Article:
The 3-1 New York Giants face a very interesting game in Week 5.
They will face their toughest test of the season against Aaron Rodgers and the 3-1 Green Bay Packers — and not only will they do so, they’ll be doing it in London.
The Giants are beat up coming into this game. Not only are they still dealing with the injuries sustained over the first three games of the year, but the Giants were hit hard by injury in their Week 4 victory over the Chicago Bears.
Quarterback Daniel Jones appears on track to play after Sunday’s ankle injury vs. the Bears. Backup QB Tyrod Taylor made the trip to London, but whether he will clear the concussion protocol in time to play is unknown.
Five players did not make the trip. They are wide receivers Kadarius Toney (hamstring) and Kenny Golladay (knee), cornerback Cor’Dale Flott (calf), edge defender Azeez Ojulari (calf) and defensive tackle Henry Mondeaux.
The Packers, meanwhile survived their Week 4 game against the New England Patriots. While Green Bay got the win, Pats’ third-string rookie QB Bailey Zappe took the Packers to overtime.
So what can the Giants’ offense expect from the Green Bay defense?
Who is your passer and what does he do?
The biggest question regarding the Giants this week revolves around the quarterback position.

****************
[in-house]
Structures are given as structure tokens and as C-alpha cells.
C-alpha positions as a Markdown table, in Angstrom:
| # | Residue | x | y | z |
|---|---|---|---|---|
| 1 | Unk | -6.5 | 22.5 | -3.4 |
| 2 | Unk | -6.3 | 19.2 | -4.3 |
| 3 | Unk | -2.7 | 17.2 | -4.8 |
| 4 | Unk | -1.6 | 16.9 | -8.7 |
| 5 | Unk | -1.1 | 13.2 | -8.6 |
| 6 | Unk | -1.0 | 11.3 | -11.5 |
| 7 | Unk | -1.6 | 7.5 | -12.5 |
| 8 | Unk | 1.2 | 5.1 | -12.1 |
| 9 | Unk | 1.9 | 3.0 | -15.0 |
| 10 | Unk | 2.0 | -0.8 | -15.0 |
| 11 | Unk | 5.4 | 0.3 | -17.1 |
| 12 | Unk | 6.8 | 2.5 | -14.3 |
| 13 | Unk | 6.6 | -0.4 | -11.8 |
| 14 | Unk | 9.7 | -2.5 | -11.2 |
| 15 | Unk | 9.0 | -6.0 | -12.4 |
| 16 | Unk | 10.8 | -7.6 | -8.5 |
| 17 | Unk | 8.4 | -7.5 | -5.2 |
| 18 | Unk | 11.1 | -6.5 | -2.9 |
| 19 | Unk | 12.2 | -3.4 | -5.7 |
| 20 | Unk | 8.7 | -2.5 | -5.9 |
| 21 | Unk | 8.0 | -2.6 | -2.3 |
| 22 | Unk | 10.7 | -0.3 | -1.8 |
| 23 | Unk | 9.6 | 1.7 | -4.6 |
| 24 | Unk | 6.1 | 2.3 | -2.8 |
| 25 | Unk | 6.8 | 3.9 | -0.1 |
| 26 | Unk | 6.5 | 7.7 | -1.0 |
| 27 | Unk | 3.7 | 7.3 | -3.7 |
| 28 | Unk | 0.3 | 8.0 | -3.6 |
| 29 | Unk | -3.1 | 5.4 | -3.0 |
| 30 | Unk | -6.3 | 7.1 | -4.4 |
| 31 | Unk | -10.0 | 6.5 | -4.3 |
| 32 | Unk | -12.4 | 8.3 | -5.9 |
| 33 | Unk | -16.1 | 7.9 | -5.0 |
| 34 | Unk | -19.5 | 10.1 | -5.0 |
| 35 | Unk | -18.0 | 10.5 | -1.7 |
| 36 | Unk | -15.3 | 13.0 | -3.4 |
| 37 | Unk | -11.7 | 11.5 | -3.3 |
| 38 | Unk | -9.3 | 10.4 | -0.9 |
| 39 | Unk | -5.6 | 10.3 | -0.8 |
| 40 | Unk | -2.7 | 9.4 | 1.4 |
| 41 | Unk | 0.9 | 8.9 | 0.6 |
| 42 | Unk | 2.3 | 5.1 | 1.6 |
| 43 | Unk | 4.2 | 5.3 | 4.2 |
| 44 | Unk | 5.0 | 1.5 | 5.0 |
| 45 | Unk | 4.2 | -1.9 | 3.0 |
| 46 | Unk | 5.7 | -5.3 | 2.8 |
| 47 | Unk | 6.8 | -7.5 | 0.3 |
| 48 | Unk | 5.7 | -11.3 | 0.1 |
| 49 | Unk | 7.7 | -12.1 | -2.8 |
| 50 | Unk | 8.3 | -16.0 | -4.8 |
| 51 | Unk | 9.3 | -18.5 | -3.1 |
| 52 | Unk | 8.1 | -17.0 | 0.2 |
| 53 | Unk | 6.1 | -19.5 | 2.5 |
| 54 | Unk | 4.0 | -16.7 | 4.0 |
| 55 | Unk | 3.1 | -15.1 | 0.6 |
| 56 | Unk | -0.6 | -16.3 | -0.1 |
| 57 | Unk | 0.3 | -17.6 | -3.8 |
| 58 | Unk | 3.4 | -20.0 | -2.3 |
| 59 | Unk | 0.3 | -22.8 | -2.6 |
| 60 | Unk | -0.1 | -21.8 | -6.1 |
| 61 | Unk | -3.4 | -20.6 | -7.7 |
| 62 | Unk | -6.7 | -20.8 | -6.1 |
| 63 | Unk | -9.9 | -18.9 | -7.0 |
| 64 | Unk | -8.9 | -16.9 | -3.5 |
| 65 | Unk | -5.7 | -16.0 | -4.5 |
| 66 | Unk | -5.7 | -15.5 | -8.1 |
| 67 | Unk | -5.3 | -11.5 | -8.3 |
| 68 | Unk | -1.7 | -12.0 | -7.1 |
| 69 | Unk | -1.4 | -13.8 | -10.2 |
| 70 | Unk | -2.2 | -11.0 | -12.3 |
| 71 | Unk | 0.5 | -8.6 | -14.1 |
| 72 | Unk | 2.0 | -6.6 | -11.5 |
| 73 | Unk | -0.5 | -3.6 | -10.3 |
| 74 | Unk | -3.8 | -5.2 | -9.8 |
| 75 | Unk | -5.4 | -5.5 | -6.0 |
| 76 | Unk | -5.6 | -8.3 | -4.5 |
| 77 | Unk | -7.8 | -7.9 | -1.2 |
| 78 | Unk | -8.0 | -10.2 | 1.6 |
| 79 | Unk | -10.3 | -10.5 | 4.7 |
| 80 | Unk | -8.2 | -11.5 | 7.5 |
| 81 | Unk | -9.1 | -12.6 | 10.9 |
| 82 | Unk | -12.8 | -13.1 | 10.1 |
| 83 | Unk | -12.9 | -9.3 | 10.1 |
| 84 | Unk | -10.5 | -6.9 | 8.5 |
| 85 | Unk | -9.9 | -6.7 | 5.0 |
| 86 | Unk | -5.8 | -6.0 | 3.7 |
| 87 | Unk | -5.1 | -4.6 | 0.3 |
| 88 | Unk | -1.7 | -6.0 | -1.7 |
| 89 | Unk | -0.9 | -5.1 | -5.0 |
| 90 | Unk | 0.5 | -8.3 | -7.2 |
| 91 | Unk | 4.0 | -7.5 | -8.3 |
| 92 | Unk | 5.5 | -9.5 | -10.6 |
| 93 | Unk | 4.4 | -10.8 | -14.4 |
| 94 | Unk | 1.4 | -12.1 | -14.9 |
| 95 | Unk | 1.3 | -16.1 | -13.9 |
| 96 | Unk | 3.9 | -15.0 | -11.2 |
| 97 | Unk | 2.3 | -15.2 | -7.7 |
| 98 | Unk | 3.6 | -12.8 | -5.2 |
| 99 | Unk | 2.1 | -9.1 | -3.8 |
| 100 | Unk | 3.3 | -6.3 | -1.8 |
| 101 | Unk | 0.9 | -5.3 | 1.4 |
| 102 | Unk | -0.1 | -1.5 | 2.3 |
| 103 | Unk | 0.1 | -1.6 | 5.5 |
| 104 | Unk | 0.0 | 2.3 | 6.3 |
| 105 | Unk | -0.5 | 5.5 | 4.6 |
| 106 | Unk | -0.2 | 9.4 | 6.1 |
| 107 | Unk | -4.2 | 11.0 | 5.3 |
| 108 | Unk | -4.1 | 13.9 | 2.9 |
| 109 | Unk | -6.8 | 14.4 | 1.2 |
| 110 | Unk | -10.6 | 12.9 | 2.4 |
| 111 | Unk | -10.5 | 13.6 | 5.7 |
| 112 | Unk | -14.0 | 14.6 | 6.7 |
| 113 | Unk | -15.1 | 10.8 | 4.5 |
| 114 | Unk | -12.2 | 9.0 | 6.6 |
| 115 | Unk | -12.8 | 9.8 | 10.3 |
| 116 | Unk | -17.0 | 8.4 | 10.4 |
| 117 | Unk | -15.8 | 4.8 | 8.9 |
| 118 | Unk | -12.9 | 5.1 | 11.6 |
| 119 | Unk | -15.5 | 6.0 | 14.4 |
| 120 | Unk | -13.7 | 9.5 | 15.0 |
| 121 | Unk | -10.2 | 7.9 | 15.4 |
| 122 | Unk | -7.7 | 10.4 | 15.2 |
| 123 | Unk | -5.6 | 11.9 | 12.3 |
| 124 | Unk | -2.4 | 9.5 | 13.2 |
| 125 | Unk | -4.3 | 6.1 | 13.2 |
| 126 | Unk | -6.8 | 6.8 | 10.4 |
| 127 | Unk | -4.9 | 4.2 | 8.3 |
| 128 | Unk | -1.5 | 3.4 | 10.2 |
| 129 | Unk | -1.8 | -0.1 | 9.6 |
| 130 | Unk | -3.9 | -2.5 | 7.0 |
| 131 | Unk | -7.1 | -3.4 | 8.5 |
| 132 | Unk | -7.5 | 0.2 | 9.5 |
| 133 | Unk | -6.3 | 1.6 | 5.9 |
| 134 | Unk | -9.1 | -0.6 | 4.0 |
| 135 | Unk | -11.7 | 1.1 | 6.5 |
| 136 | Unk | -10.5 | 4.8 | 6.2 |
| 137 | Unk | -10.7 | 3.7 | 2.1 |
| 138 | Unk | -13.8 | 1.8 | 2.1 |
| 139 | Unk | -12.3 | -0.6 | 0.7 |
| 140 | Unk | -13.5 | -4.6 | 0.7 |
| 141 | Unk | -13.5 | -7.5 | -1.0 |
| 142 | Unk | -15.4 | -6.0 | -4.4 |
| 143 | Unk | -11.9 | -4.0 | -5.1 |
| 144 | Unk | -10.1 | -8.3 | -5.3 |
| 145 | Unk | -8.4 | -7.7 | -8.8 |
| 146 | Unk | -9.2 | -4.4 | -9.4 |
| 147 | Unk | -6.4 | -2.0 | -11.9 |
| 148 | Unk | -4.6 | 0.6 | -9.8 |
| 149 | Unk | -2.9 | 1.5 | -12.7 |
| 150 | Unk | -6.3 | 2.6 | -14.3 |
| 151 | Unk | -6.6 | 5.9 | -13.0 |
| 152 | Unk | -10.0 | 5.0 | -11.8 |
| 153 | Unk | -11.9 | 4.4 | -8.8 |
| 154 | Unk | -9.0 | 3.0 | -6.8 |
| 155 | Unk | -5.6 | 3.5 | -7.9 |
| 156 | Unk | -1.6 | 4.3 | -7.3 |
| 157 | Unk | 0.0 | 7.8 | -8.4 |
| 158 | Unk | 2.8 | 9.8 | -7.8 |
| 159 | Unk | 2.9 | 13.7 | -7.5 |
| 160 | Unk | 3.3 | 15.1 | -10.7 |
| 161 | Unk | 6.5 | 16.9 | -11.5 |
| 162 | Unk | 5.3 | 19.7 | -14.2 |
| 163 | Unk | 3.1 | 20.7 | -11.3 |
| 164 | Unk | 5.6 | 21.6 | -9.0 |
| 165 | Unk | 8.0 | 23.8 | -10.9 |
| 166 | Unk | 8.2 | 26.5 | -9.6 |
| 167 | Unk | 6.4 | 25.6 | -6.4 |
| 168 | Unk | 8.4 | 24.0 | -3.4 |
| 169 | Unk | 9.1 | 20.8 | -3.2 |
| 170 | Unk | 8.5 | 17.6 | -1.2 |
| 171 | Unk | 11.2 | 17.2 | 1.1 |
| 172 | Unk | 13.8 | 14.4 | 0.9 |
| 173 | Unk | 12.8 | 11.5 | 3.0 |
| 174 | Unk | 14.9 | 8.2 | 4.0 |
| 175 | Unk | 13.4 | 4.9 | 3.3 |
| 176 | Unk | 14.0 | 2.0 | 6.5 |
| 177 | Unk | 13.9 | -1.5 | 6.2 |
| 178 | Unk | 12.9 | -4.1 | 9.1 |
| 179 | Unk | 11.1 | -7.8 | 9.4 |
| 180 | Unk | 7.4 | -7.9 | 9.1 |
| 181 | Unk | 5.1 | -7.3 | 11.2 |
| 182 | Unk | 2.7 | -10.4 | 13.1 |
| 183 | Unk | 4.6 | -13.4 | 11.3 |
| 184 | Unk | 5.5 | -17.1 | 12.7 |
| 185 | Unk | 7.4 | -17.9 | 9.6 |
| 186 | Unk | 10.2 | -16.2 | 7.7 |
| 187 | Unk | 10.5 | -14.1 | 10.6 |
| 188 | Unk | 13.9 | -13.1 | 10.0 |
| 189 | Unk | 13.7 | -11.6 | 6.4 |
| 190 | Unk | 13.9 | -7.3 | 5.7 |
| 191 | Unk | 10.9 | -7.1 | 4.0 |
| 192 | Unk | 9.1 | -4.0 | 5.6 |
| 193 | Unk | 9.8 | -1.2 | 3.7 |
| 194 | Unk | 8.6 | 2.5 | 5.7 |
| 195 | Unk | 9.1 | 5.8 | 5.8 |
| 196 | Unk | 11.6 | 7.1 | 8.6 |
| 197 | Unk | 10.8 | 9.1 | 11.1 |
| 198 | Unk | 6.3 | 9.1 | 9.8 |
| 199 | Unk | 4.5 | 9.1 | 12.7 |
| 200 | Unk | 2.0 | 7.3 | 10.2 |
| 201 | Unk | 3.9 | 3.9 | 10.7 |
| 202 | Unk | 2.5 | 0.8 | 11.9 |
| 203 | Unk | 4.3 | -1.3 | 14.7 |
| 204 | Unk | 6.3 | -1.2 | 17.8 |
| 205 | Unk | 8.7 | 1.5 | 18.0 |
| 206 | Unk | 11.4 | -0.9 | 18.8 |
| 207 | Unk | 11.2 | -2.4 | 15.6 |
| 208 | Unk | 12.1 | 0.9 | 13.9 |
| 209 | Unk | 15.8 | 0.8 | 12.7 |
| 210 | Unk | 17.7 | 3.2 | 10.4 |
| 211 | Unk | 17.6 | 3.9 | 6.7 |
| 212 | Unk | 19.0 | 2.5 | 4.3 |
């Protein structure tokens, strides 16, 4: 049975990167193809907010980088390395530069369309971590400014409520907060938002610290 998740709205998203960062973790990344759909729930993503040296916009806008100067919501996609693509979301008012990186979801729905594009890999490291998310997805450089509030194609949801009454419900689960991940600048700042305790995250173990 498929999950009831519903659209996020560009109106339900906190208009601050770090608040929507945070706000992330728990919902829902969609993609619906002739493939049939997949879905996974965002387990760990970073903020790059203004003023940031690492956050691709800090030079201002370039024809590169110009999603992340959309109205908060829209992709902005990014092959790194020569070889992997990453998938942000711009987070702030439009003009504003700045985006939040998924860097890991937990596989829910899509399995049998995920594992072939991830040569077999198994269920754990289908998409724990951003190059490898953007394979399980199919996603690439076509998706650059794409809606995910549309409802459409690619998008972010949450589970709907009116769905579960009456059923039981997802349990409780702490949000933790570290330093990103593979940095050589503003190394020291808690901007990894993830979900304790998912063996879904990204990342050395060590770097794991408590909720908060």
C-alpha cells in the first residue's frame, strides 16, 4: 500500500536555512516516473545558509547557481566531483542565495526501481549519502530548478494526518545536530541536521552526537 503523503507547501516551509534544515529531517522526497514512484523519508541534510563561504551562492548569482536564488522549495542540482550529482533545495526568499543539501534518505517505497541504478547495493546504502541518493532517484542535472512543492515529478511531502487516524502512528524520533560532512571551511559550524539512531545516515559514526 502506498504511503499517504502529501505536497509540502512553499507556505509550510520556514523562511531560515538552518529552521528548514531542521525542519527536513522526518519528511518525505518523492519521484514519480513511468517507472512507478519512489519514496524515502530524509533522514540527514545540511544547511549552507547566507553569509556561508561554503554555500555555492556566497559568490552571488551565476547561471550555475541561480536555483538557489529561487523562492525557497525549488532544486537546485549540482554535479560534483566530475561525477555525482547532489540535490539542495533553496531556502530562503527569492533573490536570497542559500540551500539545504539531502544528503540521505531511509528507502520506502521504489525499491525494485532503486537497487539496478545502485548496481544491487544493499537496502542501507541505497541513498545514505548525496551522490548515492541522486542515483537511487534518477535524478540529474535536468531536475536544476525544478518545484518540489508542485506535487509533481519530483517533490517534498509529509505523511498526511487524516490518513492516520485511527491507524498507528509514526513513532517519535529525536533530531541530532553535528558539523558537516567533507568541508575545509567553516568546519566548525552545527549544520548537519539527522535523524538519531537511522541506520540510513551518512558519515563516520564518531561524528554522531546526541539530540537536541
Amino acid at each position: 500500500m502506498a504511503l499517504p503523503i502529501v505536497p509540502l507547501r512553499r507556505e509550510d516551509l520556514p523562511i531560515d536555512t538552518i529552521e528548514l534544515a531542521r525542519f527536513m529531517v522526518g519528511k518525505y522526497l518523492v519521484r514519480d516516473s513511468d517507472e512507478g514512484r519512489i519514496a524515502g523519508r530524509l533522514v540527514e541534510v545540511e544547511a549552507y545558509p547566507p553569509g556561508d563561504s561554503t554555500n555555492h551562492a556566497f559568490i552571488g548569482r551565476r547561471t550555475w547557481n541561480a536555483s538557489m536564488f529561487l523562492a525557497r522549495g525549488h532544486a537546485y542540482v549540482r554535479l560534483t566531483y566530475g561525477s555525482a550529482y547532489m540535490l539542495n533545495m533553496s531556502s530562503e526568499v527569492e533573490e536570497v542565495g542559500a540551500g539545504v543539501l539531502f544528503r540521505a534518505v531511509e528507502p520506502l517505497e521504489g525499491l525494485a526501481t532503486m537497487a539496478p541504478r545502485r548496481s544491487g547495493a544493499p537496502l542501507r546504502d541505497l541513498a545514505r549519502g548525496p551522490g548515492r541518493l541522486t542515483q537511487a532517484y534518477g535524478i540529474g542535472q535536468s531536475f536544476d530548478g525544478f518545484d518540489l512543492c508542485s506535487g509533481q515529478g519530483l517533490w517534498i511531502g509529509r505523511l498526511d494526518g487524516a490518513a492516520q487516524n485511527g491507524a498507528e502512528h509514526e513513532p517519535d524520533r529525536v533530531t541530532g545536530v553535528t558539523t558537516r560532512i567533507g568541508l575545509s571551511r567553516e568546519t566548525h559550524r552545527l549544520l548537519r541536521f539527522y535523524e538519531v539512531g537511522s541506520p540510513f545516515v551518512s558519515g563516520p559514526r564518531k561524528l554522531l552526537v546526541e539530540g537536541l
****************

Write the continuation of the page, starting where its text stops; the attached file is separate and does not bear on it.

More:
Daniel Jones was (effectively) knocked out of the Giants’ game against the Bears with an ankle injury. He practiced Wednesday and was seen executing bootleg rollouts. Tyrod Taylor, meanwhile, is in the concussion protocol (at least as of this writing), though he traveled with the team..
If Jones is limited by his injury (or suffers a setback during the game) that could mean that Davis Webb would get his first real NFL action since being drafted by the Giants back in the third round of the 2017 NFL draft.
(Note: Webb did make an appearance for Buffalo Bills as a human cigar, kneeling down twice in the closing minutes of their 45-17 drubbing of the New York Jets in Week 9 of 2021)
So what does Webb bring to the table as a (potential) starting quarterback?
For starters, Webb is an elite athlete at the quarterback position and tested pretty comparably to former teammate Josh Allen.
Webb’s calling card as a passer is his prodigious arm strength, which allows him to effortlessly generate velocity and drive the ball to all areas of the field. He also has a reputation as a workaholic film-junkie who became famous for assembling dossiers on the Giants’ opponents during his first stint with the team.
Webb was also arguably the best quarterback in the NFL during the 2022 preseason. Granted, that is a very small sample size, going against second or third-string players in very vanilla schemes. However, he executed what was asked of him and he did it well. All that said, Webb is a complete unknown in regular season play. Giants fans hoped he would get a shot in 2017, but that wasn’t to be. He has since sat behind Sam Darnold (when the Jets still had hope that he was a franchise quarterback) and Josh Allen (who has become a franchise quarterback).